It should be noted here that the designation of the highway proposed to be constructed as a freeway and the construction thereof according to the proposed plans would render that part of appellants' property not taken useless for a tavern, filling station or motel site because of restricted access thereto, and the only practical remaining use of the land not taken would be for residential or agricultural purposes.
The first assignment of error by appellants is that the amount of the verdict is contrary to law and against the weight of the evidence.
A total of sixteen witnesses, ten for appellant and six for appellee, testified concerning values, damages and uses to which the property could be put before and after the taking. As is common in condemnation cases, the testimony as to the highest and best use to which the property could be put was conflicting and the witnesses' opinions as to values and damages varied over a wide range.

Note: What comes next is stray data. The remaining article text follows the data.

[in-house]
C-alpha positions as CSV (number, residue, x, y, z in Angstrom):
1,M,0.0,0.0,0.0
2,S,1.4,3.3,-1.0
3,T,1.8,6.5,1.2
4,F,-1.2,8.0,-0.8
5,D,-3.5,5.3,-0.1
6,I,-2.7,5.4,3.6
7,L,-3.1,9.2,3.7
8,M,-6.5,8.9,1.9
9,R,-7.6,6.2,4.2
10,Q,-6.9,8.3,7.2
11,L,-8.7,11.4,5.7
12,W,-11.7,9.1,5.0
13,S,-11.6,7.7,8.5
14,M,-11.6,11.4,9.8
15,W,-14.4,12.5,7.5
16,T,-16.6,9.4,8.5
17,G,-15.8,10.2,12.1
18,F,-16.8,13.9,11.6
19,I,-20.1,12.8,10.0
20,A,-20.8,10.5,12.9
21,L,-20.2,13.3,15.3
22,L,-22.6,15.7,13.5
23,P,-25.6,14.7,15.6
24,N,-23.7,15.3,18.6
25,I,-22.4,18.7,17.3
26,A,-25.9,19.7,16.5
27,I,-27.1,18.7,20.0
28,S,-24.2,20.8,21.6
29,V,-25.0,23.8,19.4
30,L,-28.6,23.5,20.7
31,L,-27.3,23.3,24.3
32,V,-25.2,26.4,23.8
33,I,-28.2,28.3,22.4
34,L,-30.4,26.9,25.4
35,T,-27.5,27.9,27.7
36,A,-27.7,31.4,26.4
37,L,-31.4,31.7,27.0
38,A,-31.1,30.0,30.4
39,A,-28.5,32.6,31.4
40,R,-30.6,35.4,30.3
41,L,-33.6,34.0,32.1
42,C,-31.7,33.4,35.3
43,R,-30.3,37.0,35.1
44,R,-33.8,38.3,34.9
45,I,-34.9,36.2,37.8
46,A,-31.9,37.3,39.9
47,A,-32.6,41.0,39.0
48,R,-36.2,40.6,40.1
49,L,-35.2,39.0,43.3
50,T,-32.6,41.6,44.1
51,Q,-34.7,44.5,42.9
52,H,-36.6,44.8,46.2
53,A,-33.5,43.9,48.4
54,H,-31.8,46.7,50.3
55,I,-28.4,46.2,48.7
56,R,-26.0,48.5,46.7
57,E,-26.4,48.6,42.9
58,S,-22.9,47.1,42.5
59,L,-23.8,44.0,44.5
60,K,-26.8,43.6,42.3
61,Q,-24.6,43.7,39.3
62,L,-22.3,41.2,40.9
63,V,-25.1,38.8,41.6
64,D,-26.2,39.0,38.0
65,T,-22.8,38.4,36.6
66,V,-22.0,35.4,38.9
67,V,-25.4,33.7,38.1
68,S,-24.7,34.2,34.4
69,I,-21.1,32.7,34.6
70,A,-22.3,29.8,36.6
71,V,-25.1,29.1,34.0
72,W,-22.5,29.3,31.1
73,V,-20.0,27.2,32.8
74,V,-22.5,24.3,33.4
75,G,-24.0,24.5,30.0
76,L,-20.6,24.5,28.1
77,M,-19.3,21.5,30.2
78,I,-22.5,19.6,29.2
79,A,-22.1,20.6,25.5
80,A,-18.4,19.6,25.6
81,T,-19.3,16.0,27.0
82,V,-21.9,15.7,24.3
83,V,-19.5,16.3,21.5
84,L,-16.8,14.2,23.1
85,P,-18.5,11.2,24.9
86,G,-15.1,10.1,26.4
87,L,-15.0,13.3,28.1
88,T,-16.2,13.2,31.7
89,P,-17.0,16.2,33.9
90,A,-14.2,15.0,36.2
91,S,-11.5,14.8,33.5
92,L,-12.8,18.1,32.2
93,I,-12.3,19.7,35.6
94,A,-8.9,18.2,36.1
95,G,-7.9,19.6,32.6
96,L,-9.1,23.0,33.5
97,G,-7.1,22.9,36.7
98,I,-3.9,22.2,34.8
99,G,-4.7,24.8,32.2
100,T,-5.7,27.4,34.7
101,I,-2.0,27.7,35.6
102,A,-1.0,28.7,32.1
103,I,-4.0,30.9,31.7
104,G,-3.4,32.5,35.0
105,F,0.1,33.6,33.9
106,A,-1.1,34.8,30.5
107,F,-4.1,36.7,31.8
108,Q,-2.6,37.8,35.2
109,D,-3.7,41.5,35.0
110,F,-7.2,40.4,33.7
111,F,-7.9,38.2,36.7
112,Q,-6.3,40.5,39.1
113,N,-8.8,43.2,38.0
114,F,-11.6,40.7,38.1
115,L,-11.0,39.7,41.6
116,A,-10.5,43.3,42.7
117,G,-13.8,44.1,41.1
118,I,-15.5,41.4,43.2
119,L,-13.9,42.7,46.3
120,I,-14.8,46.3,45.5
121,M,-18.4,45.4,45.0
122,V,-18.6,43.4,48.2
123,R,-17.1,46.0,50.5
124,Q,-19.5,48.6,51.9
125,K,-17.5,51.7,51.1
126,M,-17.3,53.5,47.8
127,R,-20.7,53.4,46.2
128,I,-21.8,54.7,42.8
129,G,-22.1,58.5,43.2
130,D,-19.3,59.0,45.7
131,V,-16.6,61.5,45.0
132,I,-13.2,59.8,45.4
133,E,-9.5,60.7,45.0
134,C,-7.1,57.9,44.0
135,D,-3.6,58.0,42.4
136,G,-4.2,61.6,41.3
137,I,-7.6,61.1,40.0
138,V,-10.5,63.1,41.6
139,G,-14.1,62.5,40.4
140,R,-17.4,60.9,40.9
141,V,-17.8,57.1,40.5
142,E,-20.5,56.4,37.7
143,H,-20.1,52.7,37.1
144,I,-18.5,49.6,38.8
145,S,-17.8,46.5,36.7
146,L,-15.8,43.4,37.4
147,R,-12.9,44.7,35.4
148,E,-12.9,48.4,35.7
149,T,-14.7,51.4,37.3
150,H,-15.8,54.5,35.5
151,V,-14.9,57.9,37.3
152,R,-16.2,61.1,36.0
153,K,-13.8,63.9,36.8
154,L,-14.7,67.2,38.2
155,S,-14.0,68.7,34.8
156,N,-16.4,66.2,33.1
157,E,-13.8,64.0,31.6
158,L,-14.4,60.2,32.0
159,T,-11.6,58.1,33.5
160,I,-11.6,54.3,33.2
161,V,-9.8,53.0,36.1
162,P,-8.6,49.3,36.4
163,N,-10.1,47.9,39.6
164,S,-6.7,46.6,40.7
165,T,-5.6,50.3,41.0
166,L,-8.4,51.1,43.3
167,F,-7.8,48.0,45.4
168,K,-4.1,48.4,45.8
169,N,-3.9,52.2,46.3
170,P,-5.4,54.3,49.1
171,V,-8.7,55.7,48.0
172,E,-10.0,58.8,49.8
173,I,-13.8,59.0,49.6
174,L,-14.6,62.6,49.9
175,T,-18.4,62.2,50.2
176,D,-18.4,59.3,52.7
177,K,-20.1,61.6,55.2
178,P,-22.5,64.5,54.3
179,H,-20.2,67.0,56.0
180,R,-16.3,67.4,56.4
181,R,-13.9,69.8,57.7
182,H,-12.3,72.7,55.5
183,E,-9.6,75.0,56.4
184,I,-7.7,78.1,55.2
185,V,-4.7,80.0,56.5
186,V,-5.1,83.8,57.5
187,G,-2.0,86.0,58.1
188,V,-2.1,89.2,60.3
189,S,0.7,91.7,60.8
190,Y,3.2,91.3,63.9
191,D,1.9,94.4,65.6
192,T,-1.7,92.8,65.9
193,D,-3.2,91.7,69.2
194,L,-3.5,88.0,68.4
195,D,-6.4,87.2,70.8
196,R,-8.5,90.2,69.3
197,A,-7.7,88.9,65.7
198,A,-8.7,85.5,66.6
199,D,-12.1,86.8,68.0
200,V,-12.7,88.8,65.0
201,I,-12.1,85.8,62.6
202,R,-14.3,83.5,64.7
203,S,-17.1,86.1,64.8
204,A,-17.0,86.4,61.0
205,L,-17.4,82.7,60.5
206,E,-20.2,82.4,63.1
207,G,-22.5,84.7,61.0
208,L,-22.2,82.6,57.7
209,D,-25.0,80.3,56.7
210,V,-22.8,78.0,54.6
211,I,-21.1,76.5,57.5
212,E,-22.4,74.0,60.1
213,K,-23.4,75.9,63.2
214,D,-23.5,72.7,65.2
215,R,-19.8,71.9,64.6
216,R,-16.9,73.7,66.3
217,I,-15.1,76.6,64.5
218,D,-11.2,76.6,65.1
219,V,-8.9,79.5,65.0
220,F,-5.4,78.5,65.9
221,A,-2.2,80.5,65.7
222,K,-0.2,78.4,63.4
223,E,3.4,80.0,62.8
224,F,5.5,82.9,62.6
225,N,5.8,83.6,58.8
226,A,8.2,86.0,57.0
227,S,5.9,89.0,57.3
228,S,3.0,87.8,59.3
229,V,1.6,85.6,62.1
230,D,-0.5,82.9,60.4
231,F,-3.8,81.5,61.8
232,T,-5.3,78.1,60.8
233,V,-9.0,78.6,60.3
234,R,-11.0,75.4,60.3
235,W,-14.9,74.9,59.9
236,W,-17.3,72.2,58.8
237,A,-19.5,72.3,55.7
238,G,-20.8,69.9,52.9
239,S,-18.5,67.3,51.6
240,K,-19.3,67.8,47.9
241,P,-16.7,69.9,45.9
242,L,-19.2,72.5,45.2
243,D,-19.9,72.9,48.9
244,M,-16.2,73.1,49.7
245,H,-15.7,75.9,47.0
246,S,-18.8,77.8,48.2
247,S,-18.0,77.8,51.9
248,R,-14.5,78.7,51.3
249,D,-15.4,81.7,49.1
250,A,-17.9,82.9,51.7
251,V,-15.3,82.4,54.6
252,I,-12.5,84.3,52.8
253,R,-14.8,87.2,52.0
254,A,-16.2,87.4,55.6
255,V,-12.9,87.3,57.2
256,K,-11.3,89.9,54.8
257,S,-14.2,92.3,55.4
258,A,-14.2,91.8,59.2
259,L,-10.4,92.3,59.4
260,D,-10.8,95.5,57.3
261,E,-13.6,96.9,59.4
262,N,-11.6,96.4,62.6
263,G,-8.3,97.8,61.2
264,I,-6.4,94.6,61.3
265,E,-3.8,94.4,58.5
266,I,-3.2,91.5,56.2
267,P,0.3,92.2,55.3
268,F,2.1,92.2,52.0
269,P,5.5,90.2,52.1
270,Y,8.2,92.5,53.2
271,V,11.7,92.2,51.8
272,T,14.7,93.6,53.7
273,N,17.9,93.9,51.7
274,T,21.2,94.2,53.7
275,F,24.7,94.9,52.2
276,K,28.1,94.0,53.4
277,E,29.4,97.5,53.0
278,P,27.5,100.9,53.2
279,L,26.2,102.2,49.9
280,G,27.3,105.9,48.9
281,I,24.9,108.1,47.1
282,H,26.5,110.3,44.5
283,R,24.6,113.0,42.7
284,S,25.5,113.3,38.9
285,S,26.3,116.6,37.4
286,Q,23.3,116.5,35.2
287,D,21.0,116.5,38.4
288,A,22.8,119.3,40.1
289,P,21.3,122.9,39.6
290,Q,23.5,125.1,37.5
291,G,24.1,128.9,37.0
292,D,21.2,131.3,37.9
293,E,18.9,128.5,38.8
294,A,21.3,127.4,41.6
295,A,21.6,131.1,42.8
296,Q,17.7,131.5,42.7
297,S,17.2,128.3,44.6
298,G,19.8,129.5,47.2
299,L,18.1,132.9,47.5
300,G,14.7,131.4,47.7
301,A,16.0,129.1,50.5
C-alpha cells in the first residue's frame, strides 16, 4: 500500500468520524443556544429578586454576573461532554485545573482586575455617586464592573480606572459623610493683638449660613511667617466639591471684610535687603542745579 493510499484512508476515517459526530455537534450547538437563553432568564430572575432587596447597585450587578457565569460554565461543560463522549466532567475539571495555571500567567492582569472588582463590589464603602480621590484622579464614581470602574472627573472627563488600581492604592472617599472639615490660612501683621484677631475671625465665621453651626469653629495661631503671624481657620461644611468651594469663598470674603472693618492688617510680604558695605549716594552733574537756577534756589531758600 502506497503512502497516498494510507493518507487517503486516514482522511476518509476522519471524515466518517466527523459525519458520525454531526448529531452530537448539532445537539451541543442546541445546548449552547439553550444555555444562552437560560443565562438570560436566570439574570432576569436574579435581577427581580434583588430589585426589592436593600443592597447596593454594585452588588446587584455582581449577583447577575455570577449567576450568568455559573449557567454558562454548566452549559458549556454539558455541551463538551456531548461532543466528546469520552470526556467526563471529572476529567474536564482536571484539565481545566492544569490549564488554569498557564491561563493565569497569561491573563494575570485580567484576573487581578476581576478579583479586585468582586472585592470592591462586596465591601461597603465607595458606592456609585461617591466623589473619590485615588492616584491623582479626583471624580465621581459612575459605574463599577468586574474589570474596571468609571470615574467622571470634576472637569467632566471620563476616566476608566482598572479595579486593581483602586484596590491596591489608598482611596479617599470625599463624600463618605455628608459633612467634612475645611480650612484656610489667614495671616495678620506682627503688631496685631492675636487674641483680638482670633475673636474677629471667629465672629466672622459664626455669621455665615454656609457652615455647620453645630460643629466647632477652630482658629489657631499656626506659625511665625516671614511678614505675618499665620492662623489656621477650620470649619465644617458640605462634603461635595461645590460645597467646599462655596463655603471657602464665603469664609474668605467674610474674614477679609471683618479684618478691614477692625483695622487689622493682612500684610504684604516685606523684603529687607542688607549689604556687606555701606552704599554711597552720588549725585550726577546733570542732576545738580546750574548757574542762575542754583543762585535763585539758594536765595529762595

It is a well-established rule in these cases that where the jury has viewed the premises and the amount fixed is within the range of the evidence, the verdict of the jury will not be disturbed unless the record clearly shows it has been influenced by passion or prejudice or unless there was a clear and palpable mistake. (Illinois Iowa Power Co. v. Rhein, 369 Ill. 584; Forest Preserve Dist. v. Dearlove, 337 Ill. 555; Jefferson Park Dist. v. Sowinski, 336 Ill. 390.) The land is to be valued according to its highest and best use as shown by the evidence even though the owner may not at the time of the filing of the petition be putting it to such use. Department of Public Works and Buildings v. Barton, 371 Ill. 11.
We see no useful purpose in here setting forth in detail the testimony of each witness. We have carefully examined all of the testimony and the exhibits. As to damages to land not taken, appellee's witnesses' opinions ranged from $950 to $1900 while opinions of appellants' witnesses ranged from $1065 to $3135. It would appear therefore that the jury's verdict of $1500 for damages to the land not taken is well within the range of this evidence.